Map

The overlays that highlight 17th century London features are approximate and derived from:

15 Annotations

Philip Meers   Link to this

There is an excellent chapter in the book "London: As it might have been", Barker, F. and Hyde, R., 1982 (ISBN 0-7195-3857-2, John Murray Publishers) dealing with the designs that Inigo Jones created for the redevelopment of Whitehall Palace. These would have been reconsidered during the time that Pepys knew the site, as Charles II was as interested in his father in building a palace more in keeping with his position.

Philip Somervail   Link to this

Christopher Hibbert in his 1969 book, ‘London: Portrait of a City’, gives a vivid account of Whitehall Palace, "the halls and chambers of the royal palace … which … covered acres of ground on the river front between Charing Cross and Westminster Hall. Here had once stood York Place, the London residence of the Archbishops of York, where Cardinal Wolsey had lived in the 1520s in a style as grandiose as that of the royal Court itself…. When Wolsey fell from power, after failing to arrange a speedy divorce for Henry VIII from Catharine of Aragon, York Place, although it belonged to the See of York and not personally to the Cardinal, was taken over, like Hampton Court, by the King. Magnificent as it already was, Henry immediately set about making it finer. He bought additional land from the Abbot of Westminster and other neighbours and extended the grounds behind the Palace to take in acres upon acre of land for his new gardens. He built a new flight of steps to the river, and since the various buildings of the Palace were split in two by the road from London to Westminster he built two splendid bridges across the roadway.

“The beauties of Whitehall Palace, as it now came to be called, were further enhanced by three lofty galleries – the Privy gallery, which had been removed from Wolsey’s mansion at Esher, the Stone Gallery, where the guests at royal banquets could look down upon the river, and the Long Gallery with a ceiling painted by Holbein. In the grounds below were four tennis courts, a bowling green, a cockpit and a tilt yard.” In the tiltyard, to quote from the Encyclopedia of London (1983), “tournaments and bear baiting were arranged as royal entertainments.”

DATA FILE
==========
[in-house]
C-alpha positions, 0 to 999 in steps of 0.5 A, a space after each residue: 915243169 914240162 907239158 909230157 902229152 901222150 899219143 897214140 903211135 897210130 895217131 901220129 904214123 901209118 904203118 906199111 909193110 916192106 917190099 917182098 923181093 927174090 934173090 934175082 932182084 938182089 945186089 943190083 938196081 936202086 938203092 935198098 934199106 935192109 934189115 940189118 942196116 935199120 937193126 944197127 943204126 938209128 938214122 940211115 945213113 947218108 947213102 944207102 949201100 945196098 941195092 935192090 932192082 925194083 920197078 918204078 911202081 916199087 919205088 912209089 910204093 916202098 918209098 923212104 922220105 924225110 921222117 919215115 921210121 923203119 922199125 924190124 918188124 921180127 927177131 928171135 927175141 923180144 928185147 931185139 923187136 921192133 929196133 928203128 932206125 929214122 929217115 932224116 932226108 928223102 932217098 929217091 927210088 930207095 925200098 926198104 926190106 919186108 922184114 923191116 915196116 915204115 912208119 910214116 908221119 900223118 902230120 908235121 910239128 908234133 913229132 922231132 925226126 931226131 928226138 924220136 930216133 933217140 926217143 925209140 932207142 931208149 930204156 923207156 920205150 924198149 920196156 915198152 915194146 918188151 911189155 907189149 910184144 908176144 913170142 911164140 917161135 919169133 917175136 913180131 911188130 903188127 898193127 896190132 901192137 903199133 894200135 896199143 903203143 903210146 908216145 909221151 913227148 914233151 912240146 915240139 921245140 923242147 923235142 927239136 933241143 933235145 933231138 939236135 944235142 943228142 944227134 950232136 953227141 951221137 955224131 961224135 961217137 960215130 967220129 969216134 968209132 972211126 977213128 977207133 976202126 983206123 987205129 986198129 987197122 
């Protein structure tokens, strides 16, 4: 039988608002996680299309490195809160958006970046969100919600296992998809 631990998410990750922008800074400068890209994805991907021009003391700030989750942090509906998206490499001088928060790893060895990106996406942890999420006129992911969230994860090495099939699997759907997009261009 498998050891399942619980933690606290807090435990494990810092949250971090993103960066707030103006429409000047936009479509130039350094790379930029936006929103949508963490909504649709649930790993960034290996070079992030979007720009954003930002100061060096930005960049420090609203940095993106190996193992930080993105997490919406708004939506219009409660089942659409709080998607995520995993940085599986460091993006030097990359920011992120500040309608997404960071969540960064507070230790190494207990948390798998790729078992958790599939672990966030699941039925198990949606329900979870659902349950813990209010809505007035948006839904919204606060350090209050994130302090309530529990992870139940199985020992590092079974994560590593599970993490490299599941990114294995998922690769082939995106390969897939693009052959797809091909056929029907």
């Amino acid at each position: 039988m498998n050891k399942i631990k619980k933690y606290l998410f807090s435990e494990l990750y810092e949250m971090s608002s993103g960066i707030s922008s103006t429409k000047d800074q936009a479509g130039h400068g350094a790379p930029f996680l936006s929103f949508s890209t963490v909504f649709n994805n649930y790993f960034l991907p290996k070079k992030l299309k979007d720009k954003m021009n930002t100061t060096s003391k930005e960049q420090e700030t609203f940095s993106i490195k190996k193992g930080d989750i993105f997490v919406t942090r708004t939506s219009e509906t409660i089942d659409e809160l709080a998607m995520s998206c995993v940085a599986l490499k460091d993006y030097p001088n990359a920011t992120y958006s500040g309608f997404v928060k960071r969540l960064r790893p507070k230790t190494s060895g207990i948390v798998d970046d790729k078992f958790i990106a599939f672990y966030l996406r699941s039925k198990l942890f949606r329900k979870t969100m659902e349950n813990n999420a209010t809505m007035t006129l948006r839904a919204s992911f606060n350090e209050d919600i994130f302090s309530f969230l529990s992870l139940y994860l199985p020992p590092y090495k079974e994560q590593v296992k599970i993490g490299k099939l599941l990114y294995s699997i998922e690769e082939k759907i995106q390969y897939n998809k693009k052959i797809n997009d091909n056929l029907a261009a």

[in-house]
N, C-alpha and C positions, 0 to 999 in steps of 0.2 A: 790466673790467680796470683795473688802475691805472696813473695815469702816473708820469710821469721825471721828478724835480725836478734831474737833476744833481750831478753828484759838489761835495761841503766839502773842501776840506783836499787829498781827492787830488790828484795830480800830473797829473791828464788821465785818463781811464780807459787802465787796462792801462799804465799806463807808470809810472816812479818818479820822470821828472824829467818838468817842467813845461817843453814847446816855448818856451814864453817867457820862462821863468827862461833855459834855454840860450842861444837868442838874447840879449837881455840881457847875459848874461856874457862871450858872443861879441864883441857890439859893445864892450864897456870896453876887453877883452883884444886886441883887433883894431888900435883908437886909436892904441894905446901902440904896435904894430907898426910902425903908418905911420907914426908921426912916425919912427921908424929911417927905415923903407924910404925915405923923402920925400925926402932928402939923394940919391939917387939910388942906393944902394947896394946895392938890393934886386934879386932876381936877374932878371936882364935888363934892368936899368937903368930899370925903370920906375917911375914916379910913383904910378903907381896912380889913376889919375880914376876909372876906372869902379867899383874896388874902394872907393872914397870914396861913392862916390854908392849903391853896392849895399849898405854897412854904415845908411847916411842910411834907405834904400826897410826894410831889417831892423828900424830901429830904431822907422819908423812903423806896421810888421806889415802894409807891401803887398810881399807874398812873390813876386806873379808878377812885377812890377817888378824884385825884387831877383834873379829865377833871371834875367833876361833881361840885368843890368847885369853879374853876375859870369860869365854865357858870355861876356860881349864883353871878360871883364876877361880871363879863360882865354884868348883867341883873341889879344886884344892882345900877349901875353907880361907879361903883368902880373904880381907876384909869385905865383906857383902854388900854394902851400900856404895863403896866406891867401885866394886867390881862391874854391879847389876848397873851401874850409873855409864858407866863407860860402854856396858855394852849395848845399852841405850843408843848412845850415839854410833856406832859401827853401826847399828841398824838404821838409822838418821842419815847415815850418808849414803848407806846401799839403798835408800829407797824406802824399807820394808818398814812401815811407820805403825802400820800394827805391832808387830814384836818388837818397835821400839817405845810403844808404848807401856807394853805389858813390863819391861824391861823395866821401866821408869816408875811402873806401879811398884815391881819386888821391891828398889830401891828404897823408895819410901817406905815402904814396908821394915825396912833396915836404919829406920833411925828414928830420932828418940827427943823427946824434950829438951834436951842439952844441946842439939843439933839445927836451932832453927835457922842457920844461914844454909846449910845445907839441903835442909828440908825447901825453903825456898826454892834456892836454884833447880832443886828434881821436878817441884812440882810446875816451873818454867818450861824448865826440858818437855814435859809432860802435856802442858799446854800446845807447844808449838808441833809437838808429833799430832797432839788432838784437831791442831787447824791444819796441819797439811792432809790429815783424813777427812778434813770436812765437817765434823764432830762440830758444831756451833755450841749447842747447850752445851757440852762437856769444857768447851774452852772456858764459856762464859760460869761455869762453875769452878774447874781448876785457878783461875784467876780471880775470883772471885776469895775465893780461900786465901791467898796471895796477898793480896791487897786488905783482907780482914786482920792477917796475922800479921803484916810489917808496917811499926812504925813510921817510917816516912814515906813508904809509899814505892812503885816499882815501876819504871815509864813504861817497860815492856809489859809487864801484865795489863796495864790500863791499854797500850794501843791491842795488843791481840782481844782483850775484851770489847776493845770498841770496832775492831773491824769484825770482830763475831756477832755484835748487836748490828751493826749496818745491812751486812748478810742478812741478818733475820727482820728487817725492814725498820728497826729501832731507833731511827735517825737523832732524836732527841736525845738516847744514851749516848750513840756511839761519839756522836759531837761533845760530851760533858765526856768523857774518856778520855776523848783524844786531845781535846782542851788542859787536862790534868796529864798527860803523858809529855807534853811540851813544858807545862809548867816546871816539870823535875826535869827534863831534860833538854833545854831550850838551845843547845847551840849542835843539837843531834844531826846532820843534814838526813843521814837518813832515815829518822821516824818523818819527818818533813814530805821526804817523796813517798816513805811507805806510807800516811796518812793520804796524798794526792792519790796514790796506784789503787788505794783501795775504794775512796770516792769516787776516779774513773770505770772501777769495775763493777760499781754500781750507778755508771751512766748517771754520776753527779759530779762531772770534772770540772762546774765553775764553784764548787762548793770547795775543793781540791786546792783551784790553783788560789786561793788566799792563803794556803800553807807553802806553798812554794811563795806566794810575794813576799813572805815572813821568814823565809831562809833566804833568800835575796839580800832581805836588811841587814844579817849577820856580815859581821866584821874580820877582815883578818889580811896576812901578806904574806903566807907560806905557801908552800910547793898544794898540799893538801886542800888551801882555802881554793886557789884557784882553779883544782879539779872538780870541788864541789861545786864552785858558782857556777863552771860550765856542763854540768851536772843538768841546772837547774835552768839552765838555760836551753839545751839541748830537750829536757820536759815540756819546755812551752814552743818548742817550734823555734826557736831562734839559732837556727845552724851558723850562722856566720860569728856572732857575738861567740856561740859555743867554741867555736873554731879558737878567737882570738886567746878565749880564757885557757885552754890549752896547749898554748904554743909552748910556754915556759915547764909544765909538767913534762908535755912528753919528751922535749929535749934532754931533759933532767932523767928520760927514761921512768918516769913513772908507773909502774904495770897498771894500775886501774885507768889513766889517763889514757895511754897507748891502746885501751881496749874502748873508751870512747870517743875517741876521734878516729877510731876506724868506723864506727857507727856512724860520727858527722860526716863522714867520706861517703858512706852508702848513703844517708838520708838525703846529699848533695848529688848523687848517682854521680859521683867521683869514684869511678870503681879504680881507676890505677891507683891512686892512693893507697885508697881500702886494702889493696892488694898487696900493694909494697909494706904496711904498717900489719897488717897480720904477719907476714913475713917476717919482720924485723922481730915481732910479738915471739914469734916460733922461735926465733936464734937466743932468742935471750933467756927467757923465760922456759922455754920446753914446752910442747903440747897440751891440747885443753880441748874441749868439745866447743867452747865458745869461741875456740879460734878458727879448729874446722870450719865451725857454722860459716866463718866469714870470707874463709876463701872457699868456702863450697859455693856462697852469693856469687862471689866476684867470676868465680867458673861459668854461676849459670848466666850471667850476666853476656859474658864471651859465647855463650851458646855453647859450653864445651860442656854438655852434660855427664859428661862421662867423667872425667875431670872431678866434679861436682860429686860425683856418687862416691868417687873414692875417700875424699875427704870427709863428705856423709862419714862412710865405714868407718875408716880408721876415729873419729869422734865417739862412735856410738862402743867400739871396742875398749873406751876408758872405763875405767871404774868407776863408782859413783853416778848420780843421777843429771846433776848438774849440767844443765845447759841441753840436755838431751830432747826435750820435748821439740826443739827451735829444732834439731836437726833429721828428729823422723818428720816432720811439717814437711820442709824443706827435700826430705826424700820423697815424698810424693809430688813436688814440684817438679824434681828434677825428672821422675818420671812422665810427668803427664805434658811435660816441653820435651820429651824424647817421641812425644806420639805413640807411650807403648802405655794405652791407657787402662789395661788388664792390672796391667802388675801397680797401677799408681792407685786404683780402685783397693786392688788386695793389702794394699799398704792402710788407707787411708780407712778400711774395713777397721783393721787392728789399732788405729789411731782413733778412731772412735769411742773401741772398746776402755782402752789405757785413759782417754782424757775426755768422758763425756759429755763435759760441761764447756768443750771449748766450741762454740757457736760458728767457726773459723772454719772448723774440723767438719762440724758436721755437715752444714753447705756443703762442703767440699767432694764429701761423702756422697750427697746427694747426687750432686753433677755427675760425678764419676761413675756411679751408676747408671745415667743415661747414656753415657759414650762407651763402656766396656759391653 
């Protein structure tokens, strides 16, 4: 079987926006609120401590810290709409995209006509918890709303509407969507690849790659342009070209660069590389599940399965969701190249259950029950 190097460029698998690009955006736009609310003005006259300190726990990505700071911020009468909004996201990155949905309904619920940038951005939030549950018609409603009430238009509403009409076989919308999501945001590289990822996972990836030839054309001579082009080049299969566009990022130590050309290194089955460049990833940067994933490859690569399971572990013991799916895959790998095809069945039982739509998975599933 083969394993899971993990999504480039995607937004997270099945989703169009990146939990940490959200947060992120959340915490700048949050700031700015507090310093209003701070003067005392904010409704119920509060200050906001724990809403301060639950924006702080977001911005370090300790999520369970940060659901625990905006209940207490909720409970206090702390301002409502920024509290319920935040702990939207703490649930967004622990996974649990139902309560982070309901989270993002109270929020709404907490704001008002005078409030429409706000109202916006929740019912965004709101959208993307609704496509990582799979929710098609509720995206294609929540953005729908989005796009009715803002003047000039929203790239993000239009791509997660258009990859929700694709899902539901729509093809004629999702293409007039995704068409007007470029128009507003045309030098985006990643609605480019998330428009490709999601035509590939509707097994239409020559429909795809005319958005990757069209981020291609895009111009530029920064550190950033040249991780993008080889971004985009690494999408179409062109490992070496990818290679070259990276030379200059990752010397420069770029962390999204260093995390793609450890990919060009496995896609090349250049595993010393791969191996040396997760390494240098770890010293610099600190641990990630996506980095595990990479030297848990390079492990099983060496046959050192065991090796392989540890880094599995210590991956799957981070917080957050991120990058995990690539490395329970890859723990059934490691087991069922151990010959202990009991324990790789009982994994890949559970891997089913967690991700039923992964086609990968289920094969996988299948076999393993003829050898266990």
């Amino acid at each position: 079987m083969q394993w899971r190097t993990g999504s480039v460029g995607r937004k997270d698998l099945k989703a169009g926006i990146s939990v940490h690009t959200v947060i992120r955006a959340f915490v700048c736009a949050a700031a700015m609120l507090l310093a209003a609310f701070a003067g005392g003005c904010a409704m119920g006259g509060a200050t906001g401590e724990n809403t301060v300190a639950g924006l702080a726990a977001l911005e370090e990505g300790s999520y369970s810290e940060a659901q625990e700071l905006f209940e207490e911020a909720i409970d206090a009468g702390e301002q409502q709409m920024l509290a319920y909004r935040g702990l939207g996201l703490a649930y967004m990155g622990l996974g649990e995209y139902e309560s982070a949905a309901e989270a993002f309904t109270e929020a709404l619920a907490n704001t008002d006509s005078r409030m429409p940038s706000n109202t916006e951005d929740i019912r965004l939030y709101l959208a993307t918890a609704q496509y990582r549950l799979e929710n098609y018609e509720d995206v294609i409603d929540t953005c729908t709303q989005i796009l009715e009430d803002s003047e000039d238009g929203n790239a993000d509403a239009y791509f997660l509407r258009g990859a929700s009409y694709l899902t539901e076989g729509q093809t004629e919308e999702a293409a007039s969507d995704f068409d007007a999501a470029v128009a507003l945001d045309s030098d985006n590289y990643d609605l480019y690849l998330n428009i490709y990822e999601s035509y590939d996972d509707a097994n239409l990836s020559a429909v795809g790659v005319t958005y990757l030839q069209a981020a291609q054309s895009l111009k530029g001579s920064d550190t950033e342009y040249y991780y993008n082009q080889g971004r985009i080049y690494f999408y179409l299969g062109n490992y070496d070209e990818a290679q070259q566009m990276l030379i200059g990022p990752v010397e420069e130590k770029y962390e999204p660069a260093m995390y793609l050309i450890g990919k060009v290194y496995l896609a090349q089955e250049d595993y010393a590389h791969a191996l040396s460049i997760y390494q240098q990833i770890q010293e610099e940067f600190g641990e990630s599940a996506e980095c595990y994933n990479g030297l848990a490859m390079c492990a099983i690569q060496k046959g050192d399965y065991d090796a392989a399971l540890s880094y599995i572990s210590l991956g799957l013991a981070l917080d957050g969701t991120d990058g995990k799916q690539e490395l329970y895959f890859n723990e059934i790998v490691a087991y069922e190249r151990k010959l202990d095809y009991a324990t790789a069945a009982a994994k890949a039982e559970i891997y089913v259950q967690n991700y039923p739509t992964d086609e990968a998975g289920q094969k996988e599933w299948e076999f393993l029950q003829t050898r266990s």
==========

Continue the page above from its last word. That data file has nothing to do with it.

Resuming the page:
To continue from the same source, “the new property was connected to the old by the Holbein Gate and the King Street Gate which spanned the street. Whitehall became the chief London residence of the court…. During James I’s reign, Inigo Jones and John Webb drew up plans for a huge new palace, but only the Banqueting House was ever completed. Even so, by this time the palace comprised some 2,000 rooms…. In 1698, apparently through the carelessness of a Dutch laundry woman, the old palace was burned to the ground, with only the Banqueting House surviving.”

To this I would just add that there is a superb model of Whitehall Palace at the Museum of London, showing it in its heyday.

language hat   Link to this

Whitehall Palace:
This book looks like the thing to read if one is interested in further detail:
http://www.yale.edu/yup/books/076398.htm

Here's an online history:
http://www.solutions.co.uk/clients/hrp/bh/hista...

The Blue Guide to London says, of Henry VIII's taking over York Place, "He renamed the palace 'Whitehall', a name then generally applied to any centre of festivities," so it had nothing to do with the color of the walls.

And let's not forget Shakespeare:

You must no more call it York Place, that's past:
For, since the cardinal fell, that title's lost;
'Tis now the King's, and call'd Whitehall.
--King Henry VIII, IV, i.

M.Stolzenbach   Link to this

It was on a scaffold outside the Banqueting House, Whitehall, that King Charles I. was beheaded on Jan. 30, 1649.

http://www.bbc.co.uk/history/state/monarchs_lea...

hazel-mary   Link to this

Whitehall Palace - According to the works accounts of 1623-4, Isaac de Caus, a fashionable garden designer, grotto builder and engineer, was paid to create a shell grotto in the cellars of Inigo Jones's Banqueting Hall around this time. This was a Privy cellar or private drinking den for James I and his cronies. It is not clear when it was removed. Maybe Pepys visited it. It certainly sounds like his sort of thing.

Emilio   Link to this